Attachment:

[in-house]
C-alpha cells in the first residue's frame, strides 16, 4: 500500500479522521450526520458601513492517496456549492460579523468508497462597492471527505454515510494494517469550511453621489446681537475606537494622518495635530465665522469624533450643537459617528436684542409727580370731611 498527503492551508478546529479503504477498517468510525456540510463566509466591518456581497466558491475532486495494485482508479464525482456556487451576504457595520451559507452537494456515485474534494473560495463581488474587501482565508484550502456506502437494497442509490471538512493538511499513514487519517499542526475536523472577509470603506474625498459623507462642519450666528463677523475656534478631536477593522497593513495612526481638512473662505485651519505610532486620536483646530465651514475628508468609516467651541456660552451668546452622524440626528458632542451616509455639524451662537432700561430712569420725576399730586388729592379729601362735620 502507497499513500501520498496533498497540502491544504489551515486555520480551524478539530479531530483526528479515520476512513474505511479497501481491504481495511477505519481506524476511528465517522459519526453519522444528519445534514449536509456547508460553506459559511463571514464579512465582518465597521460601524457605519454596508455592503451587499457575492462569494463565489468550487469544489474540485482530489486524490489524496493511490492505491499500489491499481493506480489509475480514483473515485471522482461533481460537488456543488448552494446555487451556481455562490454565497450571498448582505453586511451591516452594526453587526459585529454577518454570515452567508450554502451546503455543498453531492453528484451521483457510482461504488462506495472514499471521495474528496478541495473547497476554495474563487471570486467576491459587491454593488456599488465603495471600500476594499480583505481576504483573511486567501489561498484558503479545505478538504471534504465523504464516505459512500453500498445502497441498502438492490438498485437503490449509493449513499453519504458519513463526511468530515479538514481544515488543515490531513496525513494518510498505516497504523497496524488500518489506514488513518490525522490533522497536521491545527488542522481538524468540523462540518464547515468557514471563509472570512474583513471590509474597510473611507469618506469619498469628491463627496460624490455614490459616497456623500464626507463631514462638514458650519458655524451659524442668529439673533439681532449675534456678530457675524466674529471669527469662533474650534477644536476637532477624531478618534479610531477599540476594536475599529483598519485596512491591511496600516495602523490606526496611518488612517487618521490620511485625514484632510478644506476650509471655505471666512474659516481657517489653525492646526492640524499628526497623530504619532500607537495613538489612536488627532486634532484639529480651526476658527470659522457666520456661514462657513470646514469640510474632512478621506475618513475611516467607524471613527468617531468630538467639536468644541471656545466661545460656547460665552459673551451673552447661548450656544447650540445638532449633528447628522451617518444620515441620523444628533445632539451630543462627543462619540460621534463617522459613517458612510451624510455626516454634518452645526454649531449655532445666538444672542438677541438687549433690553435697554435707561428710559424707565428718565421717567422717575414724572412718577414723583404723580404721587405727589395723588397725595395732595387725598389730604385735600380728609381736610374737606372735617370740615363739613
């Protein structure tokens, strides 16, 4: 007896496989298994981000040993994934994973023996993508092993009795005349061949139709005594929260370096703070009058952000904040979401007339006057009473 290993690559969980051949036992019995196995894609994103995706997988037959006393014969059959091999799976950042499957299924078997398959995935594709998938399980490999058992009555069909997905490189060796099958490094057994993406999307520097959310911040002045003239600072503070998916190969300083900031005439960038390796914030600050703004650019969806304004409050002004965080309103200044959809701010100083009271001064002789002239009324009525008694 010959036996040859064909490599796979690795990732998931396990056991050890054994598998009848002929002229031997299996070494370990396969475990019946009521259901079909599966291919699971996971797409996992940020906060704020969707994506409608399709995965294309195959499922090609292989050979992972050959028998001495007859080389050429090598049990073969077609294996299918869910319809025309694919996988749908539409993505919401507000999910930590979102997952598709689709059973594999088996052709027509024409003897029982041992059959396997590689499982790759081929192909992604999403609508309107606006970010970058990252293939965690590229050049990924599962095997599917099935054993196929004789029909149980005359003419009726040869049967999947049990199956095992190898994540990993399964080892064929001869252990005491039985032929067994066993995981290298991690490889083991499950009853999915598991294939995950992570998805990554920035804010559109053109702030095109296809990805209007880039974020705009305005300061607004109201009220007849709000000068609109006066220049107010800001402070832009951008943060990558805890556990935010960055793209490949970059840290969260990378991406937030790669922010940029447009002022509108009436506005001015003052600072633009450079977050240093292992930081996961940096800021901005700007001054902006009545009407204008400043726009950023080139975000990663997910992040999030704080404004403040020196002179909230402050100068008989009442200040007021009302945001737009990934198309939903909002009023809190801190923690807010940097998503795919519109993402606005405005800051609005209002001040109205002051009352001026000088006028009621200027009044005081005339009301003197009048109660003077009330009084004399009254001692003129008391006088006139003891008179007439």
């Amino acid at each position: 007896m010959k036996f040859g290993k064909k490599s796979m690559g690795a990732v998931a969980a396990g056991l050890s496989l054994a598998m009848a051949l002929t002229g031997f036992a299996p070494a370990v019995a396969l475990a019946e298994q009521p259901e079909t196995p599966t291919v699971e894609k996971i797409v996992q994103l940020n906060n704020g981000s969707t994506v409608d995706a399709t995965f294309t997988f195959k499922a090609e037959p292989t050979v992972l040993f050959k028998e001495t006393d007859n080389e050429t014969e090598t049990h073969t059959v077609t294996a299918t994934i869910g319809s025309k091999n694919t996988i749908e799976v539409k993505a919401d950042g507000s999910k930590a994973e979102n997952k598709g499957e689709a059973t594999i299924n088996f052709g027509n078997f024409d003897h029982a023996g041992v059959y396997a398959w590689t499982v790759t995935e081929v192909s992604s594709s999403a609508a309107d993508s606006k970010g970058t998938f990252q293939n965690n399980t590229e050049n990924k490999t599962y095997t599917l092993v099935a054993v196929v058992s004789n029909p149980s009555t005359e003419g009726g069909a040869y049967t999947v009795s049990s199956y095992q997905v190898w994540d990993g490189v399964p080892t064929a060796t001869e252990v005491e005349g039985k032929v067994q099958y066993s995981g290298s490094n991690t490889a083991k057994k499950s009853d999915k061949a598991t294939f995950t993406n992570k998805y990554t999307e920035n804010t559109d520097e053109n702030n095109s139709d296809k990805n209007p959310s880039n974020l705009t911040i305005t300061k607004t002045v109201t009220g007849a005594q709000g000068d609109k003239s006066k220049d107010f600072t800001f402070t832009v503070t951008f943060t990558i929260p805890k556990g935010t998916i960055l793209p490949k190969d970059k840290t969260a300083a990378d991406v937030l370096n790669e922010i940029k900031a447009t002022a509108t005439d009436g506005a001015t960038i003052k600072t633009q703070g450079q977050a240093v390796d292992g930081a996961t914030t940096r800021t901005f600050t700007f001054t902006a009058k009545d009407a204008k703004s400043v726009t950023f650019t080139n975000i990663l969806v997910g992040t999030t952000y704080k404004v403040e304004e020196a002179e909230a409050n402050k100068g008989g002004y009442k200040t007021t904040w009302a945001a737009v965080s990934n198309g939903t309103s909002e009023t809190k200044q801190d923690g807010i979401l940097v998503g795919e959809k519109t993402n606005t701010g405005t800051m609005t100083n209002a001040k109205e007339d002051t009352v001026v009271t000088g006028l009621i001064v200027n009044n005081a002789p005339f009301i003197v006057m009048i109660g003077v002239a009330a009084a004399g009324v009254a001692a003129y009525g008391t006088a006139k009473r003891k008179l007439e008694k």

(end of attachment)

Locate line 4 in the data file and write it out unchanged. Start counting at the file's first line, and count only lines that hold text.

């Amino acid at each position: 007896m010959k036996f040859g290993k064909k490599s796979m690559g690795a990732v998931a969980a396990g056991l050890s496989l054994a598998m009848a051949l002929t002229g031997f036992a299996p070494a370990v019995a396969l475990a019946e298994q009521p259901e079909t196995p599966t291919v699971e894609k996971i797409v996992q994103l940020n906060n704020g981000s969707t994506v409608d995706a399709t995965f294309t997988f195959k499922a090609e037959p292989t050979v992972l040993f050959k028998e001495t006393d007859n080389e050429t014969e090598t049990h073969t059959v077609t294996a299918t994934i869910g319809s025309k091999n694919t996988i749908e799976v539409k993505a919401d950042g507000s999910k930590a994973e979102n997952k598709g499957e689709a059973t594999i299924n088996f052709g027509n078997f024409d003897h029982a023996g041992v059959y396997a398959w590689t499982v790759t995935e081929v192909s992604s594709s999403a609508a309107d993508s606006k970010g970058t998938f990252q293939n965690n399980t590229e050049n990924k490999t599962y095997t599917l092993v099935a054993v196929v058992s004789n029909p149980s009555t005359e003419g009726g069909a040869y049967t999947v009795s049990s199956y095992q997905v190898w994540d990993g490189v399964p080892t064929a060796t001869e252990v005491e005349g039985k032929v067994q099958y066993s995981g290298s490094n991690t490889a083991k057994k499950s009853d999915k061949a598991t294939f995950t993406n992570k998805y990554t999307e920035n804010t559109d520097e053109n702030n095109s139709d296809k990805n209007p959310s880039n974020l705009t911040i305005t300061k607004t002045v109201t009220g007849a005594q709000g000068d609109k003239s006066k220049d107010f600072t800001f402070t832009v503070t951008f943060t990558i929260p805890k556990g935010t998916i960055l793209p490949k190969d970059k840290t969260a300083a990378d991406v937030l370096n790669e922010i940029k900031a447009t002022a509108t005439d009436g506005a001015t960038i003052k600072t633009q703070g450079q977050a240093v390796d292992g930081a996961t914030t940096r800021t901005f600050t700007f001054t902006a009058k009545d009407a204008k703004s400043v726009t950023f650019t080139n975000i990663l969806v997910g992040t999030t952000y704080k404004v403040e304004e020196a002179e909230a409050n402050k100068g008989g002004y009442k200040t007021t904040w009302a945001a737009v965080s990934n198309g939903t309103s909002e009023t809190k200044q801190d923690g807010i979401l940097v998503g795919e959809k519109t993402n606005t701010g405005t800051m609005t100083n209002a001040k109205e007339d002051t009352v001026v009271t000088g006028l009621i001064v200027n009044n005081a002789p005339f009301i003197v006057m009048i109660g003077v002239a009330a009084a004399g009324v009254a001692a003129y009525g008391t006088a006139k009473r003891k008179l007439e008694k």